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unsigned __int64 overflow problem

 
 
Vivi
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      08-25-2003
I am trying to find an elegant solution for the "unsigned __int64
overflow problem" or in general an "unsigned int overflow detection
problem". In particular, I just have written a little program that
calculates "aliquot sequences" using unsigned __int64. That gives me
integers up to 19 digits and that's all I need for now, but the
sequences often grow fast beyond the _UI64_MAX (maximum value of
__int64) and in that case, the __int64 variables assume incorrect
values (pretty much, garbage).

I was wondering if there is an elegant way, not crucially affecting
the calculation speed, of detecting if an unsigned __int64 (or any
other unsigned int) variable "got over the limit".

Thanks, Vivi
 
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Jack Klein
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      08-25-2003
On 24 Aug 2003 22:46:30 -0700, http://www.velocityreviews.com/forums/(E-Mail Removed) (Vivi) wrote in
comp.lang.c++:

> I am trying to find an elegant solution for the "unsigned __int64
> overflow problem" or in general an "unsigned int overflow detection
> problem". In particular, I just have written a little program that
> calculates "aliquot sequences" using unsigned __int64. That gives me
> integers up to 19 digits and that's all I need for now, but the
> sequences often grow fast beyond the _UI64_MAX (maximum value of
> __int64) and in that case, the __int64 variables assume incorrect
> values (pretty much, garbage).
>
> I was wondering if there is an elegant way, not crucially affecting
> the calculation speed, of detecting if an unsigned __int64 (or any
> other unsigned int) variable "got over the limit".
>
> Thanks, Vivi


Note that __int64 is not a standard C++ data type. It is an
acceptable representation for the C "long long" type which will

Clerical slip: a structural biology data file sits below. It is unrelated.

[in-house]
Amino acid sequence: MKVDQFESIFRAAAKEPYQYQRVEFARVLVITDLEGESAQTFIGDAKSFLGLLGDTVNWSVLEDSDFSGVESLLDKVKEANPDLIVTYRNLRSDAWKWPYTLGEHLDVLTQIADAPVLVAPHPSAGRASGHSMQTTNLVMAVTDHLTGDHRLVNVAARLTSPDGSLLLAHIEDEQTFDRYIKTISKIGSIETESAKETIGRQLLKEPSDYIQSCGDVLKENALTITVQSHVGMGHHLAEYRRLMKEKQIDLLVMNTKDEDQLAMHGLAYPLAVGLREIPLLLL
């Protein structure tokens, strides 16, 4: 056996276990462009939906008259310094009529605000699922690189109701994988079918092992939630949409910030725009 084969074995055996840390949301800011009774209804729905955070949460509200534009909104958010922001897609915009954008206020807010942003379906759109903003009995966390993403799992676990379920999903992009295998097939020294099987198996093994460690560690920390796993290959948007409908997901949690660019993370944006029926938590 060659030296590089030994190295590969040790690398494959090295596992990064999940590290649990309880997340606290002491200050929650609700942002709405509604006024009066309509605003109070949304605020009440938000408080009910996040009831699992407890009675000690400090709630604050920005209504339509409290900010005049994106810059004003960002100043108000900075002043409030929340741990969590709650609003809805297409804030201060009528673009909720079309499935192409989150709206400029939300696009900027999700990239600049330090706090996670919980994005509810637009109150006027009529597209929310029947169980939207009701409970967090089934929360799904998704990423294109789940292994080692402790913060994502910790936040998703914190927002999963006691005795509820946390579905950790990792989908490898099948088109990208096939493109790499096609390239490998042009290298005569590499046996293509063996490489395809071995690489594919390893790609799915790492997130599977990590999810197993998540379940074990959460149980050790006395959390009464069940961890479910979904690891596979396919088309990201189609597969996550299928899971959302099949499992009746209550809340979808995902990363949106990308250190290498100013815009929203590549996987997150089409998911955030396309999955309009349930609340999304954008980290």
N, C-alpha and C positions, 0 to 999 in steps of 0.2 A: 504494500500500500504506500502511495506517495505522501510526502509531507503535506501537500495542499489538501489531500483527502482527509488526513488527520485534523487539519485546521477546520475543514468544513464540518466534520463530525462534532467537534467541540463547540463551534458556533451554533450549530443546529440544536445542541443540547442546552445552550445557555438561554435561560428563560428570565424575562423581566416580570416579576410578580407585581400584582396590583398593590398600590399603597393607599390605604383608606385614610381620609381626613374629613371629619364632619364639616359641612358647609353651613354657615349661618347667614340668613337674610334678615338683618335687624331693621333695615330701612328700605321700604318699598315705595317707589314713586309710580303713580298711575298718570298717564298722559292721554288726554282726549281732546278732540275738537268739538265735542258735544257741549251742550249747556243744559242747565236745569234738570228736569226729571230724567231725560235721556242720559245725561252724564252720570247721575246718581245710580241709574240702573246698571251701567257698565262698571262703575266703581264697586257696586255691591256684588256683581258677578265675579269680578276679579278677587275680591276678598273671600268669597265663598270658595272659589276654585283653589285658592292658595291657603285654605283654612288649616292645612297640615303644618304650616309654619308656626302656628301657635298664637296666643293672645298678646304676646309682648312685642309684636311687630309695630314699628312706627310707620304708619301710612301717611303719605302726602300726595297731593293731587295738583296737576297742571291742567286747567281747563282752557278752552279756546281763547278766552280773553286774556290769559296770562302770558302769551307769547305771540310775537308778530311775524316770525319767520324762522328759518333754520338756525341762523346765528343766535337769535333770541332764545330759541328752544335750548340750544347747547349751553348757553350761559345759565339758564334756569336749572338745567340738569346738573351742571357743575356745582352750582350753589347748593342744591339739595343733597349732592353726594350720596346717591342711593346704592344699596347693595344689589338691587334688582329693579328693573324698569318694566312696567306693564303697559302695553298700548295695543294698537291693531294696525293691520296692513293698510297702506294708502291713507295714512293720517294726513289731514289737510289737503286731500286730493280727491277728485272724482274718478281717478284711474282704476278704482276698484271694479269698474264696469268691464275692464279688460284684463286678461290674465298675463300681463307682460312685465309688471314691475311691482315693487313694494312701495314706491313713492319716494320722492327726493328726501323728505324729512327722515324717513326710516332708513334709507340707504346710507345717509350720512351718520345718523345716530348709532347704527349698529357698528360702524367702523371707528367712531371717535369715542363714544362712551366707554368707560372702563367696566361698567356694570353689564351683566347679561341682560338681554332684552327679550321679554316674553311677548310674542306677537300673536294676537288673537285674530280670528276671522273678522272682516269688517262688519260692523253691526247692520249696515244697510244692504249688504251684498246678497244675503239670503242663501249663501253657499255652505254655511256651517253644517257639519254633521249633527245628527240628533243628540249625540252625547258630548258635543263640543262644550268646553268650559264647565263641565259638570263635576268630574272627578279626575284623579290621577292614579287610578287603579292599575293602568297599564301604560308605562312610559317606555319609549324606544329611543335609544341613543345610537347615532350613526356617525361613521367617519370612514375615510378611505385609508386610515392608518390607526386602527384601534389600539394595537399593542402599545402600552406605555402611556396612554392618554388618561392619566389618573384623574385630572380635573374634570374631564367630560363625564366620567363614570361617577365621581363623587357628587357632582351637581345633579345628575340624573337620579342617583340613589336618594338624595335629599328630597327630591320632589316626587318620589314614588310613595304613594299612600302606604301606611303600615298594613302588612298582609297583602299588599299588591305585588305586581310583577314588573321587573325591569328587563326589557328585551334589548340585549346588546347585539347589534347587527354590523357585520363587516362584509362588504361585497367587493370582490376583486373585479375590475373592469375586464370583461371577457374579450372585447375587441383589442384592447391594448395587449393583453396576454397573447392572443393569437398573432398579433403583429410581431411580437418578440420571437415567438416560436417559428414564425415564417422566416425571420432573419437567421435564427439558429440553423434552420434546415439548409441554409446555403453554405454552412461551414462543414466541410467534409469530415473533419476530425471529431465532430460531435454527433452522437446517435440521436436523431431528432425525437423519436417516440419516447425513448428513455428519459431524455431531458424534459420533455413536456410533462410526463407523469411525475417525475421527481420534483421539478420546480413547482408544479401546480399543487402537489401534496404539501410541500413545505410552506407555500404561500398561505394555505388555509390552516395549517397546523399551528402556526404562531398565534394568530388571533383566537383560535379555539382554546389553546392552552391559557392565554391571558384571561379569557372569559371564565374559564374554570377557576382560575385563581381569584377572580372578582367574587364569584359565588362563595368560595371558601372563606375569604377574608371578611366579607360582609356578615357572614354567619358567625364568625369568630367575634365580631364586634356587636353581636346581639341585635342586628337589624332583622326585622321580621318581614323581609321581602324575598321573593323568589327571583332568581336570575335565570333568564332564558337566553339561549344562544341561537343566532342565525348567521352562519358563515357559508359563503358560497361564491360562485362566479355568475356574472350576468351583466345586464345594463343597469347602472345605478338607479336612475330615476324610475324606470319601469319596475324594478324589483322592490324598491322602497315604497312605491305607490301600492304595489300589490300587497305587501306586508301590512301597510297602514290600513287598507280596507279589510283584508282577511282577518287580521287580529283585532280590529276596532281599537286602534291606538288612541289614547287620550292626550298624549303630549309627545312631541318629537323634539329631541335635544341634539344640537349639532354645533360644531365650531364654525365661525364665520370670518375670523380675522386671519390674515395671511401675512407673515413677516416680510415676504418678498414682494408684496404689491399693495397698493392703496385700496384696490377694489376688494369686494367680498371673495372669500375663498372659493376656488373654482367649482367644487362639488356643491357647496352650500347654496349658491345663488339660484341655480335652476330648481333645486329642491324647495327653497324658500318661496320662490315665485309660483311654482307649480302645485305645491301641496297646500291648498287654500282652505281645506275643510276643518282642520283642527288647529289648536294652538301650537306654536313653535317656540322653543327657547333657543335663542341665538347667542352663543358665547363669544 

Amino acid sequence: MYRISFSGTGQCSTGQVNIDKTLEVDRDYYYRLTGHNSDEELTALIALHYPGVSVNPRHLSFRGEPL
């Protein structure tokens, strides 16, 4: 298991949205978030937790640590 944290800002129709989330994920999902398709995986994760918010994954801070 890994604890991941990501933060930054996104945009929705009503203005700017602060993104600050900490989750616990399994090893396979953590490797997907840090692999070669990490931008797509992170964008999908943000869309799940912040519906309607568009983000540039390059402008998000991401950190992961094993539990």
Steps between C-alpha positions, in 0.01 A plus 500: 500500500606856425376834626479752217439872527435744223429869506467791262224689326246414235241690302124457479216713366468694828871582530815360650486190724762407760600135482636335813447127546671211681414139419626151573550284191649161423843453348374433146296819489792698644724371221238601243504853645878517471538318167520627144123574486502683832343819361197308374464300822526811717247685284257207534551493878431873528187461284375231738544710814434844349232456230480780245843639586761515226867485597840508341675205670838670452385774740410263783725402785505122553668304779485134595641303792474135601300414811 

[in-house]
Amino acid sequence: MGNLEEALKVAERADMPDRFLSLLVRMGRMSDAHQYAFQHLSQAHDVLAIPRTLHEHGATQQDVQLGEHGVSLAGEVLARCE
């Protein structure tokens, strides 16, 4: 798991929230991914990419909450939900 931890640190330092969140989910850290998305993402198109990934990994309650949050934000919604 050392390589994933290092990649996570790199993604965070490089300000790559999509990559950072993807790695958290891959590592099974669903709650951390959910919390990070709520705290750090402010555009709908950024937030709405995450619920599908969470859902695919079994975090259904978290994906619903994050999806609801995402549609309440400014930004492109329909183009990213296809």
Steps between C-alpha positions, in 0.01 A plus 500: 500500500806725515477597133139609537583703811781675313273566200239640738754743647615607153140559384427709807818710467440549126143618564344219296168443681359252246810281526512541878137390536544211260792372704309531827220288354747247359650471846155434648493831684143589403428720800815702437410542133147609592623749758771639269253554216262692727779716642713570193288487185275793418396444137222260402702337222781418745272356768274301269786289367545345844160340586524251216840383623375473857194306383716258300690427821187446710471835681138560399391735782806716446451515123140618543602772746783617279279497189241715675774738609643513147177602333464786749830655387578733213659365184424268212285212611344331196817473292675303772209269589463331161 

probably be added to the next version of the C++ standard, but for now
it is not a part of the language.

If/when "long long" is added to the C++ language, the unsigned version
will have exactly the same behavior as all of the other C and C++
unsigned types. Specifically, they can't overflow. If a calculation
or conversion produces a value outside the range of the unsigned type,
it is modified by repeatedly adding or subtracting one mare than the
type's maximum value until it is within range. This required behavior
is well-defined and guaranteed.

Essentially, that means you get the low 64 bits of the result, any
carry to higher bits is merely discarded.

As to whether or not you can detect this after the fact, you can do
this fairly easily for addition and subtraction for the unsigned
types:

Given any unsigned integer type UIT:

UIT u1, u2;

/* some values assigned to u1 and u2 */

/* want to add u2 to u1 unless it will overflow */
if (u1 + u2 < u1)
{
/* will overflow, do something */
}
else
{
/* won't overflow, OK to continue */
u1 += u2;
}

Likewise for subtraction:

if (u1 - u2 > u1)
{
/* would underflow */
}
else
{
u1 -= u2;
}

Off the top of my head, I think you must pre-test for division, using
UIT_MAX from <climits>:

if (UIT_MAX / u2 < u1)
{
/* u1 * u2 will wrap */
}
else
{
u1 *= u2;
}

As to how long that takes, and whether or not it crucially affects the
calculation speed, only you can determine that.

--
Jack Klein
Home: http://JK-Technology.Com
FAQs for
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ES Kim
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Posts: n/a
 
      08-25-2003
"Vivi" <(E-Mail Removed)> wrote in message
news:(E-Mail Removed) om...
> I am trying to find an elegant solution for the "unsigned __int64
> overflow problem" or in general an "unsigned int overflow detection
> problem". In particular, I just have written a little program that
> calculates "aliquot sequences" using unsigned __int64. That gives me
> integers up to 19 digits and that's all I need for now, but the
> sequences often grow fast beyond the _UI64_MAX (maximum value of
> __int64) and in that case, the __int64 variables assume incorrect
> values (pretty much, garbage).
>
> I was wondering if there is an elegant way, not crucially affecting
> the calculation speed, of detecting if an unsigned __int64 (or any
> other unsigned int) variable "got over the limit".
>
> Thanks, Vivi


A natural way would be to check if it overfloww before
you actually carry out the operation.
If you are concerned about only in unsigned integers,

1. addition
Check if a + b > _UI64_MAX, ie, a > _UI64_MAX - b
If so, it's overflow.

2. subtraction
Check if the second operand is greater than the first.

3. multiplication
Check if a * b > _UI64_MAX, ie, a > _UI64_MAX / b
If so, it's overflow. Oh, you must check if b is 0 first.

4. division
Nothing to worry about if the second operand is not 0.

Is this elegant and effecient? Well... it's upon you.

--
ES Kim


 
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